National Projecting Photo-Op Politics Failures At Government Over Budget

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So holdup … the National Party is attempting to make a big deal out of the person whose photo’s on the cover of 2019 Budget having moved to Australia at some point in the past few years, yeah?

Now, it’s a minorly amusing hardly-a-gaffe, sure. Stock photos are stock photos, and you can’t always be assured that the models used in them are going to be entirely ideal if anybody *seriously* looks into them.

Yet as soon as I heard about this, my insta-reaction was to recall another Kiwi who got turned into a ‘face of a brighter future’, that then turned out to be a ‘brighter future’ over in Australia.

Way back in 2007, John Key made a much-vaunted visit to a place by the name of McGehan Close. It was a less well off street in what was then Prime Minister Helen Clark’s Mt Albert electorate. He picked a 12 year old girl from among the residents, and took her up to Waitangi with him as a sort of walking campaign prop for what he sought to present as the neglected, the forgotten, and the left behind of the last Labour Government.

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Which would be one thing. Except flash forward a few years, and it then turned out that the girl in question – Aroha Ireland – had ‘fled the country’ in pursuit of her own much more tangible “brighter future” over in Australia.

Like I say: it’s one thing to use a stock-photo for a cover-shot, and then find out post-facto that the subject of said photograph has moved. I’d hardly say it’s substantive.

It’s *quite another* to promise to deliver meaningful change for a community, attempt to turn a child (and, by extension, those around her) into political stunts in pursuit of electoral success … and then seemingly forget all about them once the psephological dust settles, only for their ongoing trajectory through life to provide something of an amazing QED for the fundamentally fallacious and empty nature of National’s campaign rhetoric in practice.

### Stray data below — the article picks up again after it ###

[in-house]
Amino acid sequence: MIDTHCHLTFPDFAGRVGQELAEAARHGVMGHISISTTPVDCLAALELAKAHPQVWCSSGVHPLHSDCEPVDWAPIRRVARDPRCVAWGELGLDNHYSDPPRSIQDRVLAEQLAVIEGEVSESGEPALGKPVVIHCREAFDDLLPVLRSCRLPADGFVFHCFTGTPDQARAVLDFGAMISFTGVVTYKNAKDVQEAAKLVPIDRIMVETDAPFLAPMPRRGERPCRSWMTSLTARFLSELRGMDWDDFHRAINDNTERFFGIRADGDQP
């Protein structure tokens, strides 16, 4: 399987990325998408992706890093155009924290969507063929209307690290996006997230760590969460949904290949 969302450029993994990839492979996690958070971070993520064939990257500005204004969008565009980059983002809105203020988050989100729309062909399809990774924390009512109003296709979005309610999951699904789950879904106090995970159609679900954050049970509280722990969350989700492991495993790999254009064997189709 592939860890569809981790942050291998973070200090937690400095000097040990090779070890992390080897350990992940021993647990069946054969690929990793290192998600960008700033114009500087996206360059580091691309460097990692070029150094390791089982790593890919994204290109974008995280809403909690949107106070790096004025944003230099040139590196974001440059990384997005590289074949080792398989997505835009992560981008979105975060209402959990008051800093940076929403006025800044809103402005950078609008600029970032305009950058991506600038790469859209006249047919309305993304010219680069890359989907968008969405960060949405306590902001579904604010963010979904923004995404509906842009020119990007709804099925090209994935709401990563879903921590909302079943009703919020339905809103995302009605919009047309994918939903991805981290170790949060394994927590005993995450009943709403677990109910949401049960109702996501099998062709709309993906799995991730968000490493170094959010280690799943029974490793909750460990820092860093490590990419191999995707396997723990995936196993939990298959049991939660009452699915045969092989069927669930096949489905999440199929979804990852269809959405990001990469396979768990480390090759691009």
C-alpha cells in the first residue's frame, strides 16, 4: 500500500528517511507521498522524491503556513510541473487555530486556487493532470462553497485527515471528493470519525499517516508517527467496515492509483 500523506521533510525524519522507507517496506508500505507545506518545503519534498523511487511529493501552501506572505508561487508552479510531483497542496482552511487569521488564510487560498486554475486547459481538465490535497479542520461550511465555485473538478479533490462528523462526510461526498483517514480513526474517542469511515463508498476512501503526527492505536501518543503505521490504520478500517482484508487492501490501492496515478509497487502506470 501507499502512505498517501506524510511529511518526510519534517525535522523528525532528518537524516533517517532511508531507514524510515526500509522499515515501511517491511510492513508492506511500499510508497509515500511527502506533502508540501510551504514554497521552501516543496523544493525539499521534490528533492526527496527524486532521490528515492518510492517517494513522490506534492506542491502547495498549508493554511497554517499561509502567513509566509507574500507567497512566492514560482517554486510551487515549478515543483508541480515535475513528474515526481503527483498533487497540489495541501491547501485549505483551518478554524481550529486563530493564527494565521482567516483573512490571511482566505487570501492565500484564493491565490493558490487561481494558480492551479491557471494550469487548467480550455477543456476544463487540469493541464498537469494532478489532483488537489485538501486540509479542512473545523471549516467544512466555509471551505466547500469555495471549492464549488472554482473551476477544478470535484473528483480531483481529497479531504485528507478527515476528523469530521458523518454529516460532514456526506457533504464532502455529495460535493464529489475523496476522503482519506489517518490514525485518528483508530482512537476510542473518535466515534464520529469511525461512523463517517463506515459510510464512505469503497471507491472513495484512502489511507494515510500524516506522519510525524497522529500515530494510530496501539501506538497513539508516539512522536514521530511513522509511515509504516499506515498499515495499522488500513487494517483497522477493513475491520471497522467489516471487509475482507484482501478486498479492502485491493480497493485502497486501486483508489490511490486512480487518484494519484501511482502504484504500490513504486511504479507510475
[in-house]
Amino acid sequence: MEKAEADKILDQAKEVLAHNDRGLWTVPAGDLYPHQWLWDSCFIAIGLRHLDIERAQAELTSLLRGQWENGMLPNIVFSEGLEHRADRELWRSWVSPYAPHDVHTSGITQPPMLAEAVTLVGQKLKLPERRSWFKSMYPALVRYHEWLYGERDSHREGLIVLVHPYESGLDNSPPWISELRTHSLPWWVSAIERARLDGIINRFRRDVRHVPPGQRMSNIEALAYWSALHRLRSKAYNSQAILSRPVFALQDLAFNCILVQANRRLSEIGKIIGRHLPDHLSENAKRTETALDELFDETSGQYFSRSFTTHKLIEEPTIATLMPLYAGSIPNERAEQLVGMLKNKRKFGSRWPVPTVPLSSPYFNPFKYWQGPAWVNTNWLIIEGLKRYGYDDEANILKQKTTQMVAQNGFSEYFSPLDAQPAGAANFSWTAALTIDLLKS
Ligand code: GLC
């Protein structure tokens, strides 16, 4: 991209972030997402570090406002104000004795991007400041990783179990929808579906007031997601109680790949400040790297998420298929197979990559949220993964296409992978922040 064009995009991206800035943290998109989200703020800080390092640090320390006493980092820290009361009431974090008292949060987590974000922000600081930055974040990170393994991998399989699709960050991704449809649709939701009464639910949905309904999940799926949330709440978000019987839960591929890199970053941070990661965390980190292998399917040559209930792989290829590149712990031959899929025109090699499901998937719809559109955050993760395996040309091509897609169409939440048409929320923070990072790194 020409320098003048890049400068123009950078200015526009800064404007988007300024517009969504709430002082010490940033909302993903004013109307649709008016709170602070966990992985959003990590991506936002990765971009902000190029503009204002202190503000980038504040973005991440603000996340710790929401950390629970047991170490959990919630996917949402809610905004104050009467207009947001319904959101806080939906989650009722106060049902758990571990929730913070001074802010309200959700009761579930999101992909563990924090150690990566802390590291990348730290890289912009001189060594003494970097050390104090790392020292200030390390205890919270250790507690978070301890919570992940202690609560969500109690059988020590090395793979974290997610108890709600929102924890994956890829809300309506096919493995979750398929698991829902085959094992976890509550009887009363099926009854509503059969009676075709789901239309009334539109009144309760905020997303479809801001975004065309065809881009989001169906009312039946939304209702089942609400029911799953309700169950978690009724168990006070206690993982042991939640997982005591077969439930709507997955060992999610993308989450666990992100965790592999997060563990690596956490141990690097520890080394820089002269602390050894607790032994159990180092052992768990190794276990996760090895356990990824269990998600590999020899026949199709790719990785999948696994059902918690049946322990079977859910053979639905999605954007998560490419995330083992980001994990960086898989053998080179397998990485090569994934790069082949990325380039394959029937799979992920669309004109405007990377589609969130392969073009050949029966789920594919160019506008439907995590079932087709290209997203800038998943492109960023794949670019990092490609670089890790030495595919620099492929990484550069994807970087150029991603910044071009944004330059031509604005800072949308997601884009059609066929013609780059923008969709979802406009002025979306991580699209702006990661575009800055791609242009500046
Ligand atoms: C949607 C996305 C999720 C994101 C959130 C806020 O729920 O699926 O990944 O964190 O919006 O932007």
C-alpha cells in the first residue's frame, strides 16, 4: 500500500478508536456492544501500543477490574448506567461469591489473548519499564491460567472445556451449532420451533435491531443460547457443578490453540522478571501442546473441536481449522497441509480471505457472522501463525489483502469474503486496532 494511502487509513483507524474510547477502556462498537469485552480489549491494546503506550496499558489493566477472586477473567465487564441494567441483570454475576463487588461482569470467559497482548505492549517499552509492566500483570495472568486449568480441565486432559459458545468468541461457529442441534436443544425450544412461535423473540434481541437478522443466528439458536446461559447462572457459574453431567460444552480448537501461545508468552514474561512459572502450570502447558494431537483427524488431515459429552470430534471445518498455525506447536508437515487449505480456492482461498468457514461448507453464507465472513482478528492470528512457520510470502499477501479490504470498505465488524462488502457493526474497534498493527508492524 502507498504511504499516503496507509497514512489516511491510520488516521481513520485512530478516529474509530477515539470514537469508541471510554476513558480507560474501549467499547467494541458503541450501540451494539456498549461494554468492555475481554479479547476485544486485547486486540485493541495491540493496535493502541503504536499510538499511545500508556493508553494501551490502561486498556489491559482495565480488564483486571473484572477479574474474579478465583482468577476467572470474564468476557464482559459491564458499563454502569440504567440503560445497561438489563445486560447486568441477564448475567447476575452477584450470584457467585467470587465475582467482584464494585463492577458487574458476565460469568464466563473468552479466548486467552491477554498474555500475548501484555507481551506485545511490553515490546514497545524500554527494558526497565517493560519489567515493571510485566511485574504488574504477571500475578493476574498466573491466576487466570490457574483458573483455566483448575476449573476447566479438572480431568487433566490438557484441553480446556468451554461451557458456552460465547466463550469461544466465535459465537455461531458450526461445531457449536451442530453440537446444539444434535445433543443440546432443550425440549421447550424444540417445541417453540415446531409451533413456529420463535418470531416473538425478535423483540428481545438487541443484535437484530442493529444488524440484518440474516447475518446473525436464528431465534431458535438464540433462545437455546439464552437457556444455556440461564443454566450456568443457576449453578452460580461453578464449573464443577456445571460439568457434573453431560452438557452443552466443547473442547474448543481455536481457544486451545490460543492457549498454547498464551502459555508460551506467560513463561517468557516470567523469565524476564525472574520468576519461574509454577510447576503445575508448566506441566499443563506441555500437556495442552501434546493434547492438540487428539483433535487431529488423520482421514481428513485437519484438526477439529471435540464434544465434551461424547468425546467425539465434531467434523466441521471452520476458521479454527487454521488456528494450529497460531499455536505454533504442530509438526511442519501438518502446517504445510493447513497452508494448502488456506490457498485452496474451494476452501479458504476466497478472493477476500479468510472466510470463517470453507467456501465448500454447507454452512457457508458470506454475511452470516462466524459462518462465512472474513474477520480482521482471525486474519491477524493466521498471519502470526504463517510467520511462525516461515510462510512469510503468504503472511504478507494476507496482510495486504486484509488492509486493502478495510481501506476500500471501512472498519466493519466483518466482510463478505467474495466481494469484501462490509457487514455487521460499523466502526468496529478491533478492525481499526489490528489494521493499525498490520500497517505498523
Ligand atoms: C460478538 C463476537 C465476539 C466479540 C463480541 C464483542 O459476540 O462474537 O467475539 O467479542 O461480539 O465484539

But, you know, let’s forget all about that and just quite literally judge a book (or, in this case, a Budget hard-copy) by its cover.

Still, to be fair to National – when it comes to the purchase of ‘stock elements’ turning out to have hidden complications, they’re the local reigning experts.

Who could forget their 2014 use of “Eminem-Esque” elevator-muzak [itself an apt metaphor in so many ways for their tenure in office – that is, a weak pastiche imitation of actual governance, in much the same way that ‘muzak’ is to music]; and the resultant legal fallout which stemmed from their apparent failure to do proper and appropriate due diligence upon the ‘stock element’ in question.

All in all, I get the sense that National is making so much noise around things going on ‘on the fringes’ of the Budget, precisely because they have so very little of any actual substance (that’s worth listening to) to say about the contents of the Budget itself.

This sort of ‘stunt-ed’ approach to political discourse came to dominate the Key-era National Party. Bridges is no Key, yet in the absence of anything else to contribute, we’re getting Key-Lite (which, I suppose, means it’s Politics-Lite-Lite).

A playbook which I am choosing to judge via its cover … as there’s precious little else to actually engage with.